who are addicted are running from something internal. Generally, it is disturbing memories, feelings, thoughts and/or fears. In order to really heal an
addiction, one must get at the psychological cause. In Gayle's case, her father was an abusive alcoholic and treated her cruelly. This created strong
feelings that she was inadequate and unloved. She felt that she wasn't thin, pretty, smart or successful enough. She feared getting close to people,
especially men, and used the isolation of running and weight lifting to avoid intimacy. She'd cancel dates so that she could go exercise. Gayle was also
using the "high" from exercise to mask her emotional pain and was willing to cause herself physical pain in order to continue doing that.
"So how do we cure my exercise addiction?" asked Gayle.
"Let's go for manage versus cure," I explained to Gayle. "You aren't going to have to give up exercise completely. After all, exercise is good for us."
She looked like someone had told her she'd just won ten million dollars. "You will, however, have to cut down while we work on what it is you're
running from," I added.
Recovery Is Possible
Here is what I recommended for Gayle - and what I recommend in general to help recover from this addiction:
* Go for five days a week of vigorous exercise and two light days of stretching or yoga only.
* Start a journal and use it to write about your feelings, especially on the light exercise days. This should begin to help you understand what it is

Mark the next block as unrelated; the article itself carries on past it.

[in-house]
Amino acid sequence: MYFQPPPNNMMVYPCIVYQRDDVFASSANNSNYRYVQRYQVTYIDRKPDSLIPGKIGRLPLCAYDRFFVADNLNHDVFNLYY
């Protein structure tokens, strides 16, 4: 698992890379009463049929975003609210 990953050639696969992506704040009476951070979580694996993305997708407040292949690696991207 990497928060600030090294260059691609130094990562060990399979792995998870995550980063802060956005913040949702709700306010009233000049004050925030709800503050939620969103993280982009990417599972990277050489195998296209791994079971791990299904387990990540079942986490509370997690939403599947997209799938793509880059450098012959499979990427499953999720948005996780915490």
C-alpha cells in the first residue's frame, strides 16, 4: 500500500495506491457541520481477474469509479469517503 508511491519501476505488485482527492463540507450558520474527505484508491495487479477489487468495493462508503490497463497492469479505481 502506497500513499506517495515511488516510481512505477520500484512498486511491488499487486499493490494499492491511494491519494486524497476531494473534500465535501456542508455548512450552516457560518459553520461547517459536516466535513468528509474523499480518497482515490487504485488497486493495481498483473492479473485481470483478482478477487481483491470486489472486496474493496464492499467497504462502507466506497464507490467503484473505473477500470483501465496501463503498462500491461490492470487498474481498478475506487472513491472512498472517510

you're running from.
* When you become comfortable with five hard and two easy exercise days, try taking one day completely off. Pay close attention to your feelings
on your day off.
* Learn some stress and anger management techniques. These can be learned in individual therapy. However, since exercise addicts often use
exercise to isolate themselves, taking assertiveness training workshops or anger or stress management classes is a good way to be around people and
learn new coping skills.
* If weight gain is a fear, educate yourself about calories and portion sizes. Use that knowledge to decrease your calories slightly to compensate for
the decrease in physical activity.
* Make a list of the benefits you'll receive once you've conquered your exercise addiction.
* Get support. Changing is difficult and the help of friends, family and qualified professionals can make all the difference.
* Believe you can get better. It is possible. I've done it and so have many others. If we can do it, so can you.
©Benning's Health & Fitness Journal
© Irene Rubaum-Keller 2010 - 2013
How To Tell If You’re
An Exercise Addict
Answer “yes” or “no” to the
following questions to see if
you’re an addict:
• Do you have to exercise
• Do you exercise even when
you’re injured or when your
body is telling you to rest?
•Do you have withdrawal
anxiety, or insomnia-if you
• Do you put exercise ahead
of family, friends or work?
•Do you believe you will gain
weight, or get out of shape,
after missing a couple of
If you answered yes to one
question, you are probably
mildly addicted. If you
answered yes to two or more,
you are most likely an exercise
addict. Read the suggestions in
this article and seek guidance
from a professional counselor.
You can overcome your